What they did was they just asked all of the different departments how much are you spending. It turned out to be $700,000, which in Vermont is a lot of money because we’re a state of only 620,000 people.

Dean Becker: Yeah.

Jason Lorber: So, you also have some people in Vermont that are raising the arguments like, “Well, we don’t really prosecute it” or “It’s really usually not that much of an issue.” Well, the fact of matter is that we are sending over a person a week to prison for this crime.

We are arresting over 800 people a year just for possession of one or two ounces of marijuana. So, now that we have those numbers I think that’s going to change the discussion, plus the fact that we have a new governor who is willing to sign this legislation.

Dean Becker: This wonderful news that a Governor could be intelligent enough to have delved into this to have formed his own opinion rather than just taking the hand me down from the prior generation of elected officials because that’s the really what stymieing that slowing down progress more than anything.

I think that many politicians fail to look at the evidence and realize that it’s a win/win. If they are willing to speak the truth that there are willing people willing to fight them on trying to curtail the death and disease and the violence, right?

Jason Lorber: Well, a big portion of the equation is what does the general public think? This has to do with excuse the pun, the grass roots politics, when we commissioned this – there was a study that was commissioned in January 2009 that asked Vermonters about what they felt about decriminalization.

It had overwhelming support more than 2-to-1, 62- 67% supported this including 49% of Republicans versus 41% Republicans that oppose this.

So, you have support from republicans and others throughout the state. I believe that is going to be a big tipping point and it also allows politicians to be more courage and out there.

Dean Becker: Well, friends, once again we’re speaking with Jason Lorber. He’s a State Representative in Vermont. Jason, I want to talk with you about the numbers and helping people to step away from their old agenda and old stance taken. In Texas there was a Zogby Poll done in regards to medical marijuana.

It was 76% in favor of and yet we don’t have a referendum here we don’t have a means for the people to put this on the ballot to bring it to the fore. I think there are similar numbers all across this country that people realize it is not the danger, it is not the threat that was purported to be some hundred years ago. Your response, please.

Jason Lorber: Well, people need to do the work and to step out and say yes this is an issue that I want to spend a little time and energy and potentially some political capital but again many politicians are blinded by their past experiences and people say that first impressions are hard to shake. Well, if your first impression is, “Marijuana, you can’t talk about that” then people just shy away from is and are scared of it.

What people need to realize is that times have changed. Public opinion has changed and we also have a better understanding of marijuana and that it’s not what these 1950s films say marijuana is.

The challenge is for politicians to shake off those old ideas and to recognize reality that there’s not only a diminished rift for them to do this but there’s actually a political upside, because this a popular stance that Americans and people in most – I’m not familiar with the polling data in Texas but I am in Vermont that this is politically a popular issue.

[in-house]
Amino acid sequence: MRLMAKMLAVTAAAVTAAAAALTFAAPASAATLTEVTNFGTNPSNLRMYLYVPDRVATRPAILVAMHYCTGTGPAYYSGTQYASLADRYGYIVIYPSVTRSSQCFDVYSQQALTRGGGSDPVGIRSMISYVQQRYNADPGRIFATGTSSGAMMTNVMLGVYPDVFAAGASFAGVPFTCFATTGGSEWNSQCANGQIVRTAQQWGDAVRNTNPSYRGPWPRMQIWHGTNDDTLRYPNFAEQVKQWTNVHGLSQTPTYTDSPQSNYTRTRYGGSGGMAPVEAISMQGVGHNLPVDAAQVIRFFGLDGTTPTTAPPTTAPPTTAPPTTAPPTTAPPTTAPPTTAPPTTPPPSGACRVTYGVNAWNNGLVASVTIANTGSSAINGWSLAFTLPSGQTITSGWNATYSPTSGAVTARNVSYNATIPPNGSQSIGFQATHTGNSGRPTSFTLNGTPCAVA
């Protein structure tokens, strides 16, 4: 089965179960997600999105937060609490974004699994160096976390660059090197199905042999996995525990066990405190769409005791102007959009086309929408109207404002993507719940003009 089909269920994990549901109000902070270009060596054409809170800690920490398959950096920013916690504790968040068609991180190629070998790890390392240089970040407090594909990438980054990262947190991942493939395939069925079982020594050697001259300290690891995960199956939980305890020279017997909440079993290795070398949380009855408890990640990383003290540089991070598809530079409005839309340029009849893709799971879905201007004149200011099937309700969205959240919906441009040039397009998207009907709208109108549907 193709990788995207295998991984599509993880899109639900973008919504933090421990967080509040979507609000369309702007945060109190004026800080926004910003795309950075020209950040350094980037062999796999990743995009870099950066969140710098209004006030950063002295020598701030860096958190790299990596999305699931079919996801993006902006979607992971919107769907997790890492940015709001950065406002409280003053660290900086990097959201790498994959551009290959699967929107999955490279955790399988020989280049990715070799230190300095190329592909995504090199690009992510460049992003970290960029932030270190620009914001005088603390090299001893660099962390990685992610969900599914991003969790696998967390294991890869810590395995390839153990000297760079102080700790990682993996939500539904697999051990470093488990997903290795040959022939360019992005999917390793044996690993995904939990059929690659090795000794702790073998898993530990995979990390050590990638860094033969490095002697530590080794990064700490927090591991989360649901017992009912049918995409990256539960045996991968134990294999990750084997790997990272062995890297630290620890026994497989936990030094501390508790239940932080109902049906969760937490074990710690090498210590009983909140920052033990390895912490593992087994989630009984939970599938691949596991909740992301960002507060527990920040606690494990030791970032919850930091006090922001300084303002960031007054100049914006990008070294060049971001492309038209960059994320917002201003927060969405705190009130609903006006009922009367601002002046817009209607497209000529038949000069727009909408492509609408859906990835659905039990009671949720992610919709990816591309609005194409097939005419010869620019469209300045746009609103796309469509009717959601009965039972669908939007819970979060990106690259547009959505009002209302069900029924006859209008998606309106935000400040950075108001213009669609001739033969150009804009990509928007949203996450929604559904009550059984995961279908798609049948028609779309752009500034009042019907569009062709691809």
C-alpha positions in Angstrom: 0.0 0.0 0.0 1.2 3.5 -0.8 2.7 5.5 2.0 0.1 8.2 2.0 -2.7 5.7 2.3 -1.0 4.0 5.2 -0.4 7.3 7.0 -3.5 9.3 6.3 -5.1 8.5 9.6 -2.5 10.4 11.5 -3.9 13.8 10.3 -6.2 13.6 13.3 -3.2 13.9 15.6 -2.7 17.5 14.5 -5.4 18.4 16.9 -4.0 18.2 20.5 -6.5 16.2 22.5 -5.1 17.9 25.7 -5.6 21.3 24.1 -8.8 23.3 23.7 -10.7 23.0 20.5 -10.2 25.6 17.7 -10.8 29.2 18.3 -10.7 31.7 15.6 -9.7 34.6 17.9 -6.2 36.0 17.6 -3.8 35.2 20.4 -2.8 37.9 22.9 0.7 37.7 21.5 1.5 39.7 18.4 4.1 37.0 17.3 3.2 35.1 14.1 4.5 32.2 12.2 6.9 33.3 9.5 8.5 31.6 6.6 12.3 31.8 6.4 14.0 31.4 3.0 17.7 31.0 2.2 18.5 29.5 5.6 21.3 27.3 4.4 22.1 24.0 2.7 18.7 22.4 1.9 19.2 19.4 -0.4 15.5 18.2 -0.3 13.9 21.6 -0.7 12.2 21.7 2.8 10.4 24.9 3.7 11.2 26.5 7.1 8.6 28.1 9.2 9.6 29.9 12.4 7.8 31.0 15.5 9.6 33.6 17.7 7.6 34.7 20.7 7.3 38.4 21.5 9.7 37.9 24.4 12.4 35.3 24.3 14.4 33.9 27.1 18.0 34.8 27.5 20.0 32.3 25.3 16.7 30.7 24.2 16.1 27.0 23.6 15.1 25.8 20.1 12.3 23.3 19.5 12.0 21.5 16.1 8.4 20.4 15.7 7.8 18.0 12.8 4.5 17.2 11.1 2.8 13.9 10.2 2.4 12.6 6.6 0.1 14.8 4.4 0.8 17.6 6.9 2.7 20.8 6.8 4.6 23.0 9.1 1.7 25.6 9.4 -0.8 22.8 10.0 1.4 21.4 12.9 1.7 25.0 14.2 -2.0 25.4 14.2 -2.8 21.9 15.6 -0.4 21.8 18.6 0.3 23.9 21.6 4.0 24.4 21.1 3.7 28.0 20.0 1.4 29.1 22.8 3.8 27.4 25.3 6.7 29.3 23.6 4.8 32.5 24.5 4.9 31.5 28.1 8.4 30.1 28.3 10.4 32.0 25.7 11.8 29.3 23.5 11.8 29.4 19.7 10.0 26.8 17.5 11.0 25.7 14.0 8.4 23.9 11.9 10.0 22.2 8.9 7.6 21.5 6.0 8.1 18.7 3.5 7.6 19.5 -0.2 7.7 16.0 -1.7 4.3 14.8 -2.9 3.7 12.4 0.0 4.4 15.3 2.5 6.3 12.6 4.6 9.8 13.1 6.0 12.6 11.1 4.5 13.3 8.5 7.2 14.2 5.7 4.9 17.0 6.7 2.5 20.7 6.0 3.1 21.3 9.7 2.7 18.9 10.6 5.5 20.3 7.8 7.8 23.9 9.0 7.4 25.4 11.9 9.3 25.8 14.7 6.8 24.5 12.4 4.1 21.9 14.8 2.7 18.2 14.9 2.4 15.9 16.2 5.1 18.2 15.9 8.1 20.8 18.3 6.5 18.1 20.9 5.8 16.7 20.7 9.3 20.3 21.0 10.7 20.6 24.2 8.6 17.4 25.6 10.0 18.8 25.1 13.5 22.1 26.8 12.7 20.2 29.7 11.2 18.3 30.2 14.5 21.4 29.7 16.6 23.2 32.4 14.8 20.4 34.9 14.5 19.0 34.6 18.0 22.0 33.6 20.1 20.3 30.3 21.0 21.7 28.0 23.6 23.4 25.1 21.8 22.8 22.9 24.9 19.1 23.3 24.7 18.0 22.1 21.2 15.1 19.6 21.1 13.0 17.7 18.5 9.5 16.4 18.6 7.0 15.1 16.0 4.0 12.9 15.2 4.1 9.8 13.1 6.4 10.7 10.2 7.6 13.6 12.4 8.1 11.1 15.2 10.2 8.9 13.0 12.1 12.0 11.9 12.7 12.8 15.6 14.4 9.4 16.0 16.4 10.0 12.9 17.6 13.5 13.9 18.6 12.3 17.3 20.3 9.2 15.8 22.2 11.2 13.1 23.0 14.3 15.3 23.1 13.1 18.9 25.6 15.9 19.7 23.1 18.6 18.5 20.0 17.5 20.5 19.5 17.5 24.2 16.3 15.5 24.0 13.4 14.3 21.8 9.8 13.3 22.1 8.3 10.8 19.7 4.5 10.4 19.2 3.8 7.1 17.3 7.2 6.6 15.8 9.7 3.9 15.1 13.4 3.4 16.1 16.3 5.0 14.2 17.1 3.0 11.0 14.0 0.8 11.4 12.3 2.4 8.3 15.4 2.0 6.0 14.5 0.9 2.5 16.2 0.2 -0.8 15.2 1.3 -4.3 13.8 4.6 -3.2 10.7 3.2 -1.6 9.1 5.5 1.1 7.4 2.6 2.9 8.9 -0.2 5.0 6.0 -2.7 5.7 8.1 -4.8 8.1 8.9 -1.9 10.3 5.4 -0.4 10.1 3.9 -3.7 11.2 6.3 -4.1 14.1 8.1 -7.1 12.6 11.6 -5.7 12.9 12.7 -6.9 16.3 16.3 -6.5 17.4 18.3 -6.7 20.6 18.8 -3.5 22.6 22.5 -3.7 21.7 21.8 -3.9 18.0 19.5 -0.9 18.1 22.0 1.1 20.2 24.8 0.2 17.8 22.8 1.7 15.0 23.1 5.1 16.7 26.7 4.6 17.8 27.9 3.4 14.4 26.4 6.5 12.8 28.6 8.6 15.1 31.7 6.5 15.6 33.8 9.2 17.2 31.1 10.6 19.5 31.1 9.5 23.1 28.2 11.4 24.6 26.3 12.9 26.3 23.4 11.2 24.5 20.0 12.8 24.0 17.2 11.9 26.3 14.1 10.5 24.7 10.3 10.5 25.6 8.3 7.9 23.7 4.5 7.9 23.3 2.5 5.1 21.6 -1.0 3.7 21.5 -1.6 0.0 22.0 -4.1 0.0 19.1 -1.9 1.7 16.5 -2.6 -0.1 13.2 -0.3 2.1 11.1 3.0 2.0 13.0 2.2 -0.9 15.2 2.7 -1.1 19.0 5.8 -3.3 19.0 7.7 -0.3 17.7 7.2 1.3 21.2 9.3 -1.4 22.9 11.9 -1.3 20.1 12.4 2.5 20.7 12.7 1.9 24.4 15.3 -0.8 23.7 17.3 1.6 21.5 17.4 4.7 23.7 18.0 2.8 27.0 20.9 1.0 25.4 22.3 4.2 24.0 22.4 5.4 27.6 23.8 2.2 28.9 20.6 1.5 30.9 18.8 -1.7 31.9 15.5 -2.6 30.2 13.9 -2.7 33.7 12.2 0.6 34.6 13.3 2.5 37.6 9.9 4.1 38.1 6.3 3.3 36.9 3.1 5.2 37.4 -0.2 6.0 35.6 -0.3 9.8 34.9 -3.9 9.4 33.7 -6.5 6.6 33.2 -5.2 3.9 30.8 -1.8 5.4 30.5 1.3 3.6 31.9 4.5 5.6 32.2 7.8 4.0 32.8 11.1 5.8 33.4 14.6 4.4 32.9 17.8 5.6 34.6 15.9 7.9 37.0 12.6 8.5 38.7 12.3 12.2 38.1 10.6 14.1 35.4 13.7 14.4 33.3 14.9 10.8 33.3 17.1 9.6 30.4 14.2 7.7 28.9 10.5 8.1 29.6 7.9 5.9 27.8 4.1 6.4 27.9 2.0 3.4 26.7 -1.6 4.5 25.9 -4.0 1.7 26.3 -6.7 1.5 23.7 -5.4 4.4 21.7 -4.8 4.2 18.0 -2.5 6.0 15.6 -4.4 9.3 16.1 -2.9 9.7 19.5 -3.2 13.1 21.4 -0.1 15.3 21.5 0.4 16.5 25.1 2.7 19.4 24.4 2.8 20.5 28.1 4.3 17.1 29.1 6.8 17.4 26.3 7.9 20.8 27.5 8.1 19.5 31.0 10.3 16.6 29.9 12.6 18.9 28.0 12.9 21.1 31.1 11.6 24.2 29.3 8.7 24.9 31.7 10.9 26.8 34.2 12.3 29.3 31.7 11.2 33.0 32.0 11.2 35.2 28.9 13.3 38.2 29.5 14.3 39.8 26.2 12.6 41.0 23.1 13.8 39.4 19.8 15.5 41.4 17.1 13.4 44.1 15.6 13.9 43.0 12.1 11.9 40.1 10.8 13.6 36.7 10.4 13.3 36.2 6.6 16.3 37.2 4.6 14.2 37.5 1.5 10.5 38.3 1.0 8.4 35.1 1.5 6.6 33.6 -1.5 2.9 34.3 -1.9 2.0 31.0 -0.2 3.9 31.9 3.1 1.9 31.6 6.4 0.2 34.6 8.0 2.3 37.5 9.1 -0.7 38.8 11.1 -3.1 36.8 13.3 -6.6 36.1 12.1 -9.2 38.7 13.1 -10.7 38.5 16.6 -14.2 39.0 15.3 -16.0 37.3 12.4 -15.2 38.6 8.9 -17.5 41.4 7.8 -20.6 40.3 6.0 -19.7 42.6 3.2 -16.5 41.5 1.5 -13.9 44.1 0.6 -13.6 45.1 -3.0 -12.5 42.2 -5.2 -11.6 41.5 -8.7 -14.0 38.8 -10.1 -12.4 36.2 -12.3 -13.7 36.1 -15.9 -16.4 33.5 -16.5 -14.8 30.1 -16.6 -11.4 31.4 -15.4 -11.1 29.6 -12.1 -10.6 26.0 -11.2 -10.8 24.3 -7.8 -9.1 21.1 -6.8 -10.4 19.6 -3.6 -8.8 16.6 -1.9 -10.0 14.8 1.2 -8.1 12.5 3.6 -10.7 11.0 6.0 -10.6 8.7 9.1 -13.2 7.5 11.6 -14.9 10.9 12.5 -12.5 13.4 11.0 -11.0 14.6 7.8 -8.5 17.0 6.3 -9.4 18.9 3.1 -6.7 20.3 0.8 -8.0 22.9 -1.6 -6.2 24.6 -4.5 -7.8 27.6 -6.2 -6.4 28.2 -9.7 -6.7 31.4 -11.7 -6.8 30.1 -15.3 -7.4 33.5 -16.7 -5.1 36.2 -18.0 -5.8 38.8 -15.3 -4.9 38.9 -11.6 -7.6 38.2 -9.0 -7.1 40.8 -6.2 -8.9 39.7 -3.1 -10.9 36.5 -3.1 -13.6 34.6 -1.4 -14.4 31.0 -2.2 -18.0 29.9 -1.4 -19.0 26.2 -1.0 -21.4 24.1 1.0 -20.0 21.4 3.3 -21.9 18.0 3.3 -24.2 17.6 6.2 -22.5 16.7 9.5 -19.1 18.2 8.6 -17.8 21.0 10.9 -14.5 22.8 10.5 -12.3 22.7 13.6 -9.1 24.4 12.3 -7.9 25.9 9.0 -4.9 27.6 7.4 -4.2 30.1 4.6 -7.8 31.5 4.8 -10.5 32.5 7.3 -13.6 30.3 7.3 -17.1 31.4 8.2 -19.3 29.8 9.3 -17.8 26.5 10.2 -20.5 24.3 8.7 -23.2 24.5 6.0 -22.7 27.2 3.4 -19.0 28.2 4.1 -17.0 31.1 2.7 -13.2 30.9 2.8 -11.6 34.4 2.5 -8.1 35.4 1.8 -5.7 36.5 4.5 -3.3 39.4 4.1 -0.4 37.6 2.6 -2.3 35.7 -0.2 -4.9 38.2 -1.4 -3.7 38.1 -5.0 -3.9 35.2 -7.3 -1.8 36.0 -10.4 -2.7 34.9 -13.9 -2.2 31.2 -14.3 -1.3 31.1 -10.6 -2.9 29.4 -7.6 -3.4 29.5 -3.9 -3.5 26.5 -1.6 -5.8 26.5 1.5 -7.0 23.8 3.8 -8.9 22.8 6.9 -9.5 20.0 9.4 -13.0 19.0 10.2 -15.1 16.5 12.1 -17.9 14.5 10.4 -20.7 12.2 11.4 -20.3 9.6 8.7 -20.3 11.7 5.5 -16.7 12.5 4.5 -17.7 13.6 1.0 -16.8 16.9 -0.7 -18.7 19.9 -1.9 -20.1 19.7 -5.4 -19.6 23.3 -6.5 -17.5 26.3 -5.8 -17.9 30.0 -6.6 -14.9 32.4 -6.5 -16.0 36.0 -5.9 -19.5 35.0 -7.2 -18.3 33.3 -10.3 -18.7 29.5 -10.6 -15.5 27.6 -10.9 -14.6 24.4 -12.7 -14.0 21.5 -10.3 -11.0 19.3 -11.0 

Dean Becker: Right and I think that the point of it is. I’ve talked to a few Texas State Reps and so forth and State Senators. They get it. They understand it. It’s such a legacy in that it’s just hard to go against a hundred years of going back to Sam Rayburn, you know, blast Sam Rayburn out of the saddle for what he said back in the US Congress for what he said. It’s a whole history of “belief”.

Jason Lorber: Change is hard and it takes energy and you’ve got to fight entropy and we’re going to do it. Again, to draw an analogy back to the marriage issue, people were very concerned.

Vermont was the first state in the country to legislatively enact gay marriage that means other states it was through their judicial system. Their state supreme courts would say, “You have to have gay marriage.”

Well, in Vermont we did this as members of the legislature and it was a highly contentious, as you can imagine. People was very worried about losing their seats but the fact of the matter is, almost everyone who supported marriage equality was reelected, including our new governor who ran very strongly on this issue.

Dean Becker: Wow.

Jason Lorber: So, I would guess the same is going to be with marijuana, that it might seem like a scary issue.

Dean Becker: I’ll tell you what Representative Lorber, we’re out of time. I’m going to be calling you next year. I want to kick this around again. Thank you so much for your time.

I want to ask the listeners out there to do their part. You know that’s what I really – that’s what motivates me is that maybe this week that I encourage one or two or ten or a hundred people to do something, to write a letter, to get involved, to participate in changing these stupid and failed laws and to bring an end to this madness as I have said so many times before.

Jason Lorber: If folks have thoughts you can find me on Twitter @VermontJason.

Dean Becker: @VermontJason?

Jason Lorber: Yep.

Dean Becker: Ok. We thank you so much Jason. Happy holidays to you, sir.

Jason Lorber: Ok, you too.

Dean Becker: Alright, my friends, as always I remind you. There is no truth, justice, logic, scientific fact, no medical data, no reason for this Drug War to exist and it is really up to you to do your part to help bring an end to this madness.

Please, visit our website: endprohibition.org

Prohibido istac evilesco!

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For the Drug Truth Network, this is Dean Becker. Asking you to examine our policy of Drug Prohibition.

The Century of Lies.

This show produced at Pacifica Studios at KPFT, Houston.

Drug Truth Network programs, archived at the James A. Baker III Institute for Policy Studies.

Transcript provided by: Ayn Morgan of www.eigengraupress.com